operations, a lowIF solution may be a more desirable approach than a
direct conversion solution. This may be true especially when a receiver
has a severe DC offset problem due to selfmixing or other circuitry
disparity and the desired signal has a significant component near DC.
[0038] IQ Balanced Quadrature Demodulator
[0039] FIG. 2 is a block diagram of a quadrature receiver 200 implemented
as a lowIF receiver in which one embodiment of the invention may be
practiced. By setting .omega..sub.IF=0, the implementation becomes a
direct conversion receiver. The receiver 200 may be part of a wireless
communication system or any communication system with similar
characteristics. The receiver 200 includes a lownoise amplifier (LNA)
202, an analog quadrature demodulator 204, a digital IQ balancing unit
206, a baseband processing unit 208, and a frequency synthesizer 210. Not
all of the elements are required for the receiver 200.
[0040] In the illustrated embodiment, the LNA stage 202 amplifies the
received RF signal to an appropriate level for the analog quadrature
demodulator 204. The frequency synthesizer 210, such as local oscillator,
generates the desired local oscillator (LO) frequency as the reference
signal to the quadrature demodulator 204. The synthesizer 210 may also
generate training tones for the quadrature demodulator 204. The digital
IQ balancing unit 206 includes digital logic hardware and software for
IQ balancing function. The basebandprocessing unit 208 includes any
standard related baseband processing technique that depends on the
characteristics of the received signal, such as modulation scheme of the
signal and radio propagation environment. A combination of the analog
quadrature demodulator 204 and the digital IQ balancing unit 206
comprises a digitally IQ balanced quadrature receiver 212.
[0041] Analog Quadrature Demodulator
[0042] FIG. 3 is a detailed block diagram of the analog quadrature
demodulator 204 according to one embodiment of the invention. The analog
quadrature demodulator 204 includes downconversion mixers 300, 310; low
pass filters 302, 312; and analogtodigital converters (ADC) 304, 314.
The quadrature demodulator 204 also includes an analog image reduction
complex filter 320.
[0043] In the illustrated embodiment, the received RF signal is down
converted to a lowIF signal by a pair of mixers 300, 310, which splits
the received signal into inphase (I) and quadrature (Q) components and
downconverts the components into a baseband signal. The baseband signal
is defined in a complexnumbervalued representation (i.e., I component
as the real part, and Q component as the imaginary part). For example,
let the baseband signal at the input of the IQ demodulator be
Re[Y(t).multidot.exp(j.omega..multidot.t)]=Re[Y(t)]cos
(.omega.t)Im[Y(t)]sin (.omega.t), (1)
[0044] where Re[.] is the real part of complex variable and Im[.] is the
imaginary part of complex variable. Then at the I and Q mixer outputs,
the complex representation of the signal is
Re[Y(t)]cos .phi.Im[Y(t)]sin .phi.+j(Im[Y(t)]cos .phi.Re[Y(t)]sin .phi.,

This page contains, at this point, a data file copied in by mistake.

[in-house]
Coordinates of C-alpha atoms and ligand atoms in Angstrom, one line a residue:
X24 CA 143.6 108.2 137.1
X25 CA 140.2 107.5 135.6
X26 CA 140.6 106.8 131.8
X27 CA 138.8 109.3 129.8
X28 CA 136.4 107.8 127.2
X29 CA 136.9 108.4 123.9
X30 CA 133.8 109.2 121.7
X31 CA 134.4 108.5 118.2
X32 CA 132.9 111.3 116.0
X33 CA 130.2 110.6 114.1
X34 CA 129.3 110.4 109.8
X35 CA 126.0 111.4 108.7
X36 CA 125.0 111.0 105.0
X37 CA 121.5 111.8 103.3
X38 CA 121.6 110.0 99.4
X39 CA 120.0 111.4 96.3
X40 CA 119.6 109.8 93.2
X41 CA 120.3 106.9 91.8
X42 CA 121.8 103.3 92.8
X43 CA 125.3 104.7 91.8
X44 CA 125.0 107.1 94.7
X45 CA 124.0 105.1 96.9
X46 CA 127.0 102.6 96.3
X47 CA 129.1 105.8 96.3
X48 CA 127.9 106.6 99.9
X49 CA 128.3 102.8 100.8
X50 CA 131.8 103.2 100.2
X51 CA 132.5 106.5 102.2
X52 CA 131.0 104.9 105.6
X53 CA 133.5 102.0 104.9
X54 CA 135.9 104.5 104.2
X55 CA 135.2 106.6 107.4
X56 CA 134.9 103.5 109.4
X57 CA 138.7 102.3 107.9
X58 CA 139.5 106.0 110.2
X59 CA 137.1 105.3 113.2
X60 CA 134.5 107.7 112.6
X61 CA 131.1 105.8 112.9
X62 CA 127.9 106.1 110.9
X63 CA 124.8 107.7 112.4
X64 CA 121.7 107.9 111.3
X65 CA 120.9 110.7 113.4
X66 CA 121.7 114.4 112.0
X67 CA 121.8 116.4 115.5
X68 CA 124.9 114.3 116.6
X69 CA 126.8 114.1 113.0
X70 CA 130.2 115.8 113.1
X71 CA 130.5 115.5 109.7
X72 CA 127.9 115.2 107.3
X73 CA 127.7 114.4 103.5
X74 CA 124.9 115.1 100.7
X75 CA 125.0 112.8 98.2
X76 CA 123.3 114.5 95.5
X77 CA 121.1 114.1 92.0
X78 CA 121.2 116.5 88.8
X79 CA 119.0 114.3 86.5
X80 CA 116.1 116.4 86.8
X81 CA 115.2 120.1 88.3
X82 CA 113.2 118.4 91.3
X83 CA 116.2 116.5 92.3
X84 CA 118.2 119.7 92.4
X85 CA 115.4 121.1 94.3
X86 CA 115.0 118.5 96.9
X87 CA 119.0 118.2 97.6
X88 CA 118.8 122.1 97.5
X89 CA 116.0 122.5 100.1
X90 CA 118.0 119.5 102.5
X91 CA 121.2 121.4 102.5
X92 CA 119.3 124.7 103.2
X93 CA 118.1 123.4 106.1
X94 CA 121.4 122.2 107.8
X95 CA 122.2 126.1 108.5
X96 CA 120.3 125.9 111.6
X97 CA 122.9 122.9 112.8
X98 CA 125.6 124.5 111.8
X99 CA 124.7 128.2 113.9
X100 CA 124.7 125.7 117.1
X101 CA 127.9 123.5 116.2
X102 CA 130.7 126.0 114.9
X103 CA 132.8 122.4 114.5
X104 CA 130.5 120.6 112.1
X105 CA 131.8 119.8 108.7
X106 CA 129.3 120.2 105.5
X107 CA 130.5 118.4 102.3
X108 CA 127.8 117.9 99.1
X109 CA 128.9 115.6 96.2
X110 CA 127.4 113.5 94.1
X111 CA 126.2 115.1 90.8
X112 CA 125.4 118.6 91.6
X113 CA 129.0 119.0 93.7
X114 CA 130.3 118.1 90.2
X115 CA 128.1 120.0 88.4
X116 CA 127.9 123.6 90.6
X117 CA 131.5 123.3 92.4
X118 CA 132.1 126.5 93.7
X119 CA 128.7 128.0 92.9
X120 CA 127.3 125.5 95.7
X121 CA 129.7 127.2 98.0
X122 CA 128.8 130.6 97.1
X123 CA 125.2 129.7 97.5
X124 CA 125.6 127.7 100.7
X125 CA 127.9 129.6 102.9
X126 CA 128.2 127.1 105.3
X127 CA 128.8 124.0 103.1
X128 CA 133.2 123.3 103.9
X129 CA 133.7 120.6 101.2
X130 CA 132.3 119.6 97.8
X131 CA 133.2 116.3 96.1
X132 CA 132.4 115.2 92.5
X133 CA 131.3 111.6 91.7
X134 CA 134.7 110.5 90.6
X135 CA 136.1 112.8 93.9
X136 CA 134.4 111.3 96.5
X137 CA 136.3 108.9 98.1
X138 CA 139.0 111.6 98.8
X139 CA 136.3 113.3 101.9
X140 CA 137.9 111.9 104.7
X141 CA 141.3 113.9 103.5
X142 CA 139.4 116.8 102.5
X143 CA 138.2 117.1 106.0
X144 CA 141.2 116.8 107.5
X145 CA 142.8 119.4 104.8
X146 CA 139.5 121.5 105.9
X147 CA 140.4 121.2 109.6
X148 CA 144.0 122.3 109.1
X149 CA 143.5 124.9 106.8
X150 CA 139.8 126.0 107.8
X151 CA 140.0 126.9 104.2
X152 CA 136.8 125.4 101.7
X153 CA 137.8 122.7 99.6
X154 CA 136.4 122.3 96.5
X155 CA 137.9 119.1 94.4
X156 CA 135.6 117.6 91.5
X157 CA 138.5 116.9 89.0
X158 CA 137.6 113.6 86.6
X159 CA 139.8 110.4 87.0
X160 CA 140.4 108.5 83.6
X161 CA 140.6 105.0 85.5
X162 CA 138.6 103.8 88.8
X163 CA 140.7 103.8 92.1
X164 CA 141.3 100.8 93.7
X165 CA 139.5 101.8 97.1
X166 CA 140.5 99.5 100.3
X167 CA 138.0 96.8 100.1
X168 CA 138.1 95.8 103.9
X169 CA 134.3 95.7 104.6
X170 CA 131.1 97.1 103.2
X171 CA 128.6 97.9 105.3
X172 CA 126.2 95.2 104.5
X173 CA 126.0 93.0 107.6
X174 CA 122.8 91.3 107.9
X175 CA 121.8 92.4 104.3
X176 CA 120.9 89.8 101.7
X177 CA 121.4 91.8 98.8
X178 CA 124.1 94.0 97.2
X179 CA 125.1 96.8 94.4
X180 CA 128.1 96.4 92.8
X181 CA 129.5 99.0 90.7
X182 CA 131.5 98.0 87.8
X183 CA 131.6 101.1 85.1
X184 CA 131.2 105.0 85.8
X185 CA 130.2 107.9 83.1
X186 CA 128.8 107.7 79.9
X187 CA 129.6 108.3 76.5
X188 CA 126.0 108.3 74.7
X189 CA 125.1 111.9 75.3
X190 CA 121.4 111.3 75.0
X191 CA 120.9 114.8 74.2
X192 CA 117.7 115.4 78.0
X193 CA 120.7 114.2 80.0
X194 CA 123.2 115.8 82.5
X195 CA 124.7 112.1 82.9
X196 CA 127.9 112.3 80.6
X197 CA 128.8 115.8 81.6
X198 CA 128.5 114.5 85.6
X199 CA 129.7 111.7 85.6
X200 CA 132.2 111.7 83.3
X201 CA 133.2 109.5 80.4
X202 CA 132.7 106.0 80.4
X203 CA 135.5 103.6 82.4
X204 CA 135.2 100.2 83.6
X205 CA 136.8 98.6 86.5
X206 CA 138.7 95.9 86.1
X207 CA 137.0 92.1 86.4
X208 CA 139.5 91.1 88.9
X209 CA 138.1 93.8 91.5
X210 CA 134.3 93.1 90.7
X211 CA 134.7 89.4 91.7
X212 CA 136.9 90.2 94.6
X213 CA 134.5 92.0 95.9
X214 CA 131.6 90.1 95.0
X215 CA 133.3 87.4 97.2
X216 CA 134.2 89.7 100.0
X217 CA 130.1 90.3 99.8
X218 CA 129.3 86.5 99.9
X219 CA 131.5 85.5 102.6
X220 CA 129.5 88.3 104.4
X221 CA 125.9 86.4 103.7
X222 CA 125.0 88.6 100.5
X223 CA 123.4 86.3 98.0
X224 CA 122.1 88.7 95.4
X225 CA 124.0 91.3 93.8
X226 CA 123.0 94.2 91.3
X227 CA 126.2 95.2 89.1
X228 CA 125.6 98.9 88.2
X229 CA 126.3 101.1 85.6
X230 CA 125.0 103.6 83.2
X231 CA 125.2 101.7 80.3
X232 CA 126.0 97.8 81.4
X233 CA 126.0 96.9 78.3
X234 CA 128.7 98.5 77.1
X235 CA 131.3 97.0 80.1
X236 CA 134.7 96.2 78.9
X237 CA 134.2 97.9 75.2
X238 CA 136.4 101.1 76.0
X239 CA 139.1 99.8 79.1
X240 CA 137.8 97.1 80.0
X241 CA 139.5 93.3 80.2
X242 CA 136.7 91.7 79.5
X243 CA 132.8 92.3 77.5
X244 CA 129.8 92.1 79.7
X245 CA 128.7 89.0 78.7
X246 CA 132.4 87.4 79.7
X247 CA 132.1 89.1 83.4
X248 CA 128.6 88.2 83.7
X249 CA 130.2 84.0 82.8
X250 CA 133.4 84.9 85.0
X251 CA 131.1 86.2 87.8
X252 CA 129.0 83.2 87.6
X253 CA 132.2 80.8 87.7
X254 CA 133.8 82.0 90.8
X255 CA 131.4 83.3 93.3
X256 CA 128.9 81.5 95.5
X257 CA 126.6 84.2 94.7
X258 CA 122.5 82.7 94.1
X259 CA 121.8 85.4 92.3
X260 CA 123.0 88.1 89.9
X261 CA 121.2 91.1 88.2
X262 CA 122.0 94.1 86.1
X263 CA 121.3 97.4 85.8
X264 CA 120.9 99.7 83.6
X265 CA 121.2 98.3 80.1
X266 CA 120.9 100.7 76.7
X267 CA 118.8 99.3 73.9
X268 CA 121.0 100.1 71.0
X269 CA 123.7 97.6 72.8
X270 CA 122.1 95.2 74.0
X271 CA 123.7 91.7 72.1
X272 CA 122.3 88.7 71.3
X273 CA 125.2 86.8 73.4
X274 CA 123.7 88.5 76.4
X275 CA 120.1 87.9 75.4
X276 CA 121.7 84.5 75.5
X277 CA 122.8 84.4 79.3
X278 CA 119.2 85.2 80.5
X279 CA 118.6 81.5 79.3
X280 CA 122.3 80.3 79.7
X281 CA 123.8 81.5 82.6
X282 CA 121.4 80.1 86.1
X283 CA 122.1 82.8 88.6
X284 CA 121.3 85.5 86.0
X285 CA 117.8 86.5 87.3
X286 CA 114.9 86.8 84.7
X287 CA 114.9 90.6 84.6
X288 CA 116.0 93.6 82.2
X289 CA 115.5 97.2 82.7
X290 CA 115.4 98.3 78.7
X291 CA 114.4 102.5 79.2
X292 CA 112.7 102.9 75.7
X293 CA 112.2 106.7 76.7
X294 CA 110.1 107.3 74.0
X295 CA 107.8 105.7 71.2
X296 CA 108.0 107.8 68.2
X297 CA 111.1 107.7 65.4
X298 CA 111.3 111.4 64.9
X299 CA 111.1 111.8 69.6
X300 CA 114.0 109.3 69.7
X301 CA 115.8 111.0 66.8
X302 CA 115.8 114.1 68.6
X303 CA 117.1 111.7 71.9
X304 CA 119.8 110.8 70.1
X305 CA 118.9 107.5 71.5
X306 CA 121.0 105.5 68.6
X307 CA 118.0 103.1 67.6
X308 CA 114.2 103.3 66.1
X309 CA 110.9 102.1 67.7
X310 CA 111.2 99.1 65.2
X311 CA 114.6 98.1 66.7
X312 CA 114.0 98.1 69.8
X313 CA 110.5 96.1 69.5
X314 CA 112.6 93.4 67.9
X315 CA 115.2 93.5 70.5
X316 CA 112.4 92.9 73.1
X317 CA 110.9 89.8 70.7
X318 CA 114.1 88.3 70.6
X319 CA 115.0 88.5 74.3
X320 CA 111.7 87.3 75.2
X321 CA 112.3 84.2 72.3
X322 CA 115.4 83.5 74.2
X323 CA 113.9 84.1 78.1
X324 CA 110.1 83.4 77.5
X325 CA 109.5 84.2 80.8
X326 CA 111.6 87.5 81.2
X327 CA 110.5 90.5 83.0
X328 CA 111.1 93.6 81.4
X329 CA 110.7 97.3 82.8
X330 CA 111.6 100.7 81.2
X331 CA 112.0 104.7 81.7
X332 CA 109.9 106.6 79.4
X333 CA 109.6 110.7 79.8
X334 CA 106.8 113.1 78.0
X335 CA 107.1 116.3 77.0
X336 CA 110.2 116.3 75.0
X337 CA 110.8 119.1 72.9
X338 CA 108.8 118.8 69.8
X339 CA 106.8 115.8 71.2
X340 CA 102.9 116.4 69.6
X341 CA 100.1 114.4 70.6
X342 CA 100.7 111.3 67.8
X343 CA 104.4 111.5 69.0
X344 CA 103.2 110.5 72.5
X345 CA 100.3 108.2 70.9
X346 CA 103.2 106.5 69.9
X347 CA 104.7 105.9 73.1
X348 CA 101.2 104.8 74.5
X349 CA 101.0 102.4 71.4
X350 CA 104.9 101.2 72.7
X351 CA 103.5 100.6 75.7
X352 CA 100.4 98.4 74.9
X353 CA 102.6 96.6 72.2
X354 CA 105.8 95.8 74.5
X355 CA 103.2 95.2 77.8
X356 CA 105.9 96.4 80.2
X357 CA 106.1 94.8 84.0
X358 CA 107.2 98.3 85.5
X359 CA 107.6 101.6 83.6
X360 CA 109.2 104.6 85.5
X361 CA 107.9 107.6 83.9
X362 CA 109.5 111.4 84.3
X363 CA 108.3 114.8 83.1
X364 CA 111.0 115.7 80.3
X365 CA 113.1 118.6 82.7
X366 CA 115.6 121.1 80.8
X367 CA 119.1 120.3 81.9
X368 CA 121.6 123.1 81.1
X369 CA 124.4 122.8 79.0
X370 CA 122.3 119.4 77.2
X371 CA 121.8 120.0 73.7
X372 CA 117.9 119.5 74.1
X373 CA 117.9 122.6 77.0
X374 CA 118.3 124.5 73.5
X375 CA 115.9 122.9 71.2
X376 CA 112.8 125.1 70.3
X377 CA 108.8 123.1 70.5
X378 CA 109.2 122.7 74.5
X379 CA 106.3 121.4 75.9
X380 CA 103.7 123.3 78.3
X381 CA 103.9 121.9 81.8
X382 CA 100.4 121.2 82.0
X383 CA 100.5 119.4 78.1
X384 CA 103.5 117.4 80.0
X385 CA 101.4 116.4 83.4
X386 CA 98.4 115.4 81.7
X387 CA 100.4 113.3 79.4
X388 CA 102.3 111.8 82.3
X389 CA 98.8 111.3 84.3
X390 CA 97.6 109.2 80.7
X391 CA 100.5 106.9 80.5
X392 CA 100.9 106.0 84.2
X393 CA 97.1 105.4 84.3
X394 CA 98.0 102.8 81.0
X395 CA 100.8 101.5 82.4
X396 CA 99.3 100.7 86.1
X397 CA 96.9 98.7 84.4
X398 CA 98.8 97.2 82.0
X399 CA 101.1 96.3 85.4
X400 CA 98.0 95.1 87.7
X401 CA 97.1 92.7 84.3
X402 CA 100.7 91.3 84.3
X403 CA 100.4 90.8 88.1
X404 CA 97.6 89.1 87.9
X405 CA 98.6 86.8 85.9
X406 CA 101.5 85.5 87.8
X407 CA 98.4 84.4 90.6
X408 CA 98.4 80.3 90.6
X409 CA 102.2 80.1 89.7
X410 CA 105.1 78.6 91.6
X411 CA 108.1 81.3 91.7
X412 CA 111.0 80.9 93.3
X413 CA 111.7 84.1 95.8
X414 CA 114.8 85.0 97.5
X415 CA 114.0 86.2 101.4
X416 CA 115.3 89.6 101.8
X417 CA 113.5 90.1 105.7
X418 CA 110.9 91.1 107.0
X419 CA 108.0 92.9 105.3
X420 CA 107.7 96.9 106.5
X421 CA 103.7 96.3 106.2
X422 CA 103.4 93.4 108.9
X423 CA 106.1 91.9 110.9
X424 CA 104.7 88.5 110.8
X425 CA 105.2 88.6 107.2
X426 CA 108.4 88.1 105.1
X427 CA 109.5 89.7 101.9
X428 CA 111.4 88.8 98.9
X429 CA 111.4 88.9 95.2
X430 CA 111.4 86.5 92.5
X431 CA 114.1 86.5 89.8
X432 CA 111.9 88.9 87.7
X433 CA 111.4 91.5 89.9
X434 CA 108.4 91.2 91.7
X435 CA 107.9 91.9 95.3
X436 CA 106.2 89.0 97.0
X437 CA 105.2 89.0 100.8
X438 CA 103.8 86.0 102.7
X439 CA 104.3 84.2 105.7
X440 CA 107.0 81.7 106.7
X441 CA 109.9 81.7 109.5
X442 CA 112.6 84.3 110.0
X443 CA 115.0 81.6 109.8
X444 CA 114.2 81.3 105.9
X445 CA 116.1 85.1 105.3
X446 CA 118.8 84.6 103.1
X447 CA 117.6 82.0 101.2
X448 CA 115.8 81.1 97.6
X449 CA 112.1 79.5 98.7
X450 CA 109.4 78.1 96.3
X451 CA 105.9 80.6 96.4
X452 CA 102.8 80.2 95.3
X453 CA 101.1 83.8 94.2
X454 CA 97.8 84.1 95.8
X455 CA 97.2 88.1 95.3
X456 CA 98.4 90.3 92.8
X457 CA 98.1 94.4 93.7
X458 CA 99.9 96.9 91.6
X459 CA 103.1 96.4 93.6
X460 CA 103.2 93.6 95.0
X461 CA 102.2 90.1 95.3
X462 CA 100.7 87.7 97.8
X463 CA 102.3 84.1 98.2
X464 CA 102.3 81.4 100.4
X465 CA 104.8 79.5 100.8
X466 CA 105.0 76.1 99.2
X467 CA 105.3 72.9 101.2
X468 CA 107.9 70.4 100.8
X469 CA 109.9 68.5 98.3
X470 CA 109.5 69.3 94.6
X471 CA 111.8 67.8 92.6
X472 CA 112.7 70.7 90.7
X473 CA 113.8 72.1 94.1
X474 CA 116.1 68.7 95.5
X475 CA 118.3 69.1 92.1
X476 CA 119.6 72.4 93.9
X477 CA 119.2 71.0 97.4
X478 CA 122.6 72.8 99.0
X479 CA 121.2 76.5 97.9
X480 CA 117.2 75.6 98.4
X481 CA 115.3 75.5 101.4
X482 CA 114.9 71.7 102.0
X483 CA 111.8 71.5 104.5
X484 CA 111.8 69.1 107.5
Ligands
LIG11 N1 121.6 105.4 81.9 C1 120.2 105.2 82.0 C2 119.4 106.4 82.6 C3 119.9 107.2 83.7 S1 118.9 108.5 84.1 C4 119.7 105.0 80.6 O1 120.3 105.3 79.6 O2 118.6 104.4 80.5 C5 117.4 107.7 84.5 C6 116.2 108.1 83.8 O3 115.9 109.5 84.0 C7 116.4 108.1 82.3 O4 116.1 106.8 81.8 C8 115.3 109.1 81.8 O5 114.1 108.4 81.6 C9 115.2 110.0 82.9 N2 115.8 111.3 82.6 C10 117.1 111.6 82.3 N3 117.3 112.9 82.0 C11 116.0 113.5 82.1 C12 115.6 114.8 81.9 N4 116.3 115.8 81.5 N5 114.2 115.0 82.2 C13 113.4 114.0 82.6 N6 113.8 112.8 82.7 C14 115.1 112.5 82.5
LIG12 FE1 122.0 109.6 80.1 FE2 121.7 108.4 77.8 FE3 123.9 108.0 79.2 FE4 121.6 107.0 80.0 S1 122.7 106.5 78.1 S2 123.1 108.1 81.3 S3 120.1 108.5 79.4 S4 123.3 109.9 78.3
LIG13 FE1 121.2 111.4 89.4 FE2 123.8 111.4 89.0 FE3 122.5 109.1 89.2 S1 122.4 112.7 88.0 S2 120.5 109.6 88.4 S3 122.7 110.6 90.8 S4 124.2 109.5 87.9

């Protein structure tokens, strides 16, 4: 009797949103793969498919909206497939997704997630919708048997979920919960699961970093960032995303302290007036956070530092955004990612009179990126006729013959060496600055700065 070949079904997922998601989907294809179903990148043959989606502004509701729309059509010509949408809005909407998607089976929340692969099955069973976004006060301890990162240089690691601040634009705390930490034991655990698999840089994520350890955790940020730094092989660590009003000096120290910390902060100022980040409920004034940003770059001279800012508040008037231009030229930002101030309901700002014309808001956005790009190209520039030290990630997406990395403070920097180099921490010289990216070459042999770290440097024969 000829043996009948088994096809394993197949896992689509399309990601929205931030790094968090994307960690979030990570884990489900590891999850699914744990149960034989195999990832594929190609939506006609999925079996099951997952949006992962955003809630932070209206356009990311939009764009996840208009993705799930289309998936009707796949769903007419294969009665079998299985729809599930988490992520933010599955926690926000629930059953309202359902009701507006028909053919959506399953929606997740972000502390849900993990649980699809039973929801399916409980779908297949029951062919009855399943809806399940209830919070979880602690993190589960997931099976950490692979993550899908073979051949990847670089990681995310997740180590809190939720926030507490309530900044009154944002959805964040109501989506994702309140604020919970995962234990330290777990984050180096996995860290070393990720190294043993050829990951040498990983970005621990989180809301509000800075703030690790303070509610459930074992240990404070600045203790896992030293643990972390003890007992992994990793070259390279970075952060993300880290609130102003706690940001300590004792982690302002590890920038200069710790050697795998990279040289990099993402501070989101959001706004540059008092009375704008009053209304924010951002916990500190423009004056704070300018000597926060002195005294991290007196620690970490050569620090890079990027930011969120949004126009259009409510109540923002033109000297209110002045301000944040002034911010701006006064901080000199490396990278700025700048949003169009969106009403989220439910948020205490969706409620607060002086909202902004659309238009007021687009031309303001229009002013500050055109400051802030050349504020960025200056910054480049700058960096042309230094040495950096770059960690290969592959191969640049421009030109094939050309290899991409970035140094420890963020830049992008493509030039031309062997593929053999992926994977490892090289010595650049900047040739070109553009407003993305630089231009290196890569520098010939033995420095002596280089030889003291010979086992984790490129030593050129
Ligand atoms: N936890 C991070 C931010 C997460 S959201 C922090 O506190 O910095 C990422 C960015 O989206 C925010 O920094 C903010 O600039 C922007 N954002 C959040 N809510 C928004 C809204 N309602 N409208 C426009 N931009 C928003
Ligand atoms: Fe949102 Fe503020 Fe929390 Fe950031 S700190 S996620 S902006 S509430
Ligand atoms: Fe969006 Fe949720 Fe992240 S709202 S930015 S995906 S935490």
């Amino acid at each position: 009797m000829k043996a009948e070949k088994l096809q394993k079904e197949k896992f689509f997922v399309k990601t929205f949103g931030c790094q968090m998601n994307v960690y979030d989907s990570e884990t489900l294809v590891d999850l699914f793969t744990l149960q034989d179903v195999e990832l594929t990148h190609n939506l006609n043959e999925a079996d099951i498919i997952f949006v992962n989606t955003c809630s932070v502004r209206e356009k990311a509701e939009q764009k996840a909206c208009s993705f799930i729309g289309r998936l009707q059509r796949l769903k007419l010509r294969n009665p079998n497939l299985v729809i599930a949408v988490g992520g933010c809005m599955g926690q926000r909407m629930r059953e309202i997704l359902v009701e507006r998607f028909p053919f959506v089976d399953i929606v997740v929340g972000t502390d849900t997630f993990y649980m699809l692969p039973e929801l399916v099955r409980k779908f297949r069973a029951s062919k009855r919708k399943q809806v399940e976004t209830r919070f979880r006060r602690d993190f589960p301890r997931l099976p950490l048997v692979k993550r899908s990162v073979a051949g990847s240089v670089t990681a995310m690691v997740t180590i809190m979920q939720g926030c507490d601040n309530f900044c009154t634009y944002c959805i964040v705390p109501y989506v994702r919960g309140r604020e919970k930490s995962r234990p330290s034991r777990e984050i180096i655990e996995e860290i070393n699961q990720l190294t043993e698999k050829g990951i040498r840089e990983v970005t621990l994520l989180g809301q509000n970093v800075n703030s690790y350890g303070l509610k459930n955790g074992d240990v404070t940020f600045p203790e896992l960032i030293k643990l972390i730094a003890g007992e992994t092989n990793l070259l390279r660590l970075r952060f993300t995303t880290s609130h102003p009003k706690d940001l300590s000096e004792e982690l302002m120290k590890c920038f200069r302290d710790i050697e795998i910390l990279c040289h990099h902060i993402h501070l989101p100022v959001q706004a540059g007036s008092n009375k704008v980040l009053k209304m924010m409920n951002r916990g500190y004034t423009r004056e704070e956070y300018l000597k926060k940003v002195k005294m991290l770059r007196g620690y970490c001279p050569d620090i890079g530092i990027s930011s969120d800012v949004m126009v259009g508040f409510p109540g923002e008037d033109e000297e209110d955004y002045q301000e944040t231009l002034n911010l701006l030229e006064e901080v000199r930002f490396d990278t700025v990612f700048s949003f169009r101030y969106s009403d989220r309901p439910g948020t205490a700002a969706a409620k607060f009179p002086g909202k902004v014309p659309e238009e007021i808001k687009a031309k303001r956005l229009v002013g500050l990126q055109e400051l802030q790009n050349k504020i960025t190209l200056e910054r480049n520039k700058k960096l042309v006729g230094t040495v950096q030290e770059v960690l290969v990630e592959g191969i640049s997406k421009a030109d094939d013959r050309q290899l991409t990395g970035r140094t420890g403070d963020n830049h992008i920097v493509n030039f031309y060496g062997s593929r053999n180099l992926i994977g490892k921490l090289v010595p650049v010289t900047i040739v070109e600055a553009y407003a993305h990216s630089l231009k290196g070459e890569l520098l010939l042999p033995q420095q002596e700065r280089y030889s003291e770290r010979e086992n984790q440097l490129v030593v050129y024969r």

(2)
[0045] where the terms of frequency higher than the carrier frequency are
omitted. Hence, the down conversion process translates wanted realvalued
signal at .omega..sub.c to a complexnumbervalued signal at an IF
frequency .omega..sub.IF=2.pi.f.sub.IF=.omega..sub.c.omega..sub.LO,
where .omega..sub.LO=.omega..sub.c.omega..sub.IF is the local oscillator
(LO) frequency. Another possible choice for the LO frequency is
.omega..sub.LO=.omega..sub.c+.omega..sub.IF, which results in a spectrum
flipping of the wanted signal that is located in the negative frequency
band in terms of complex IQ representation. For a meaningful
configuration, the low IF 1 ( f IF = IF 2 )
[0046] may be as low as 2 B 2 ,
[0047] but should be no higher than approximately several times B, where B
is the wanted signal bandwidth. The frequency, f.sub.IF, may be any
number between 3  B 2 and B 2 .
[0048] However, to avoid DC 4 B 2
[0049] may be a relatively small number. When f.sub.IF=0, the
configuration is a direct conversion receiver. A strong adjacent channel
interference falling in the image band of the wanted signal may be
avoided by making f.sub.IF programmable to be either positive or
negative, and by combining the programmed f.sub.IF with adjacent
interference detection techniques. This enables reduction of the
requirement for the dynamic range of A/D converter.
[0050] The downconverted signals are then amplified and filtered by
lowpass filters 302, 312, which remove the high frequency products from
the output of the mixers 300, 310. The lowpass filters H.sub.I(.omega.)
and H.sub.Q(.omega.) are used to reject other interferences lying outside
5 ( f IF + B 2 ) ,
[0051] where B is the wanted signal (doublesided) bandwidth. In one
embodiment, the lowpass filters 302, 312 are antialiasing filters that
remove highorder harmonics of the received RF signal and local
oscillator signal.
[0052] As will be discussed in detail below, the downconversion mixers
300, 310 may also create adjacent signal inside the image frequency of
the wanted signal. In this case, an analog image reduction complex filter
320 may be configured to suppress any strong adjacent signal found inside
the image frequency band of the wanted signal. In some applications,
adjacent channel signal level may be substantially higher than the wanted
signal, for example, 20 dB higher. Accordingly, in one embodiment, a
complex filter 320 may be designed to suppress negative frequency
components. In a particular embodiment, the complex filter 320 may be an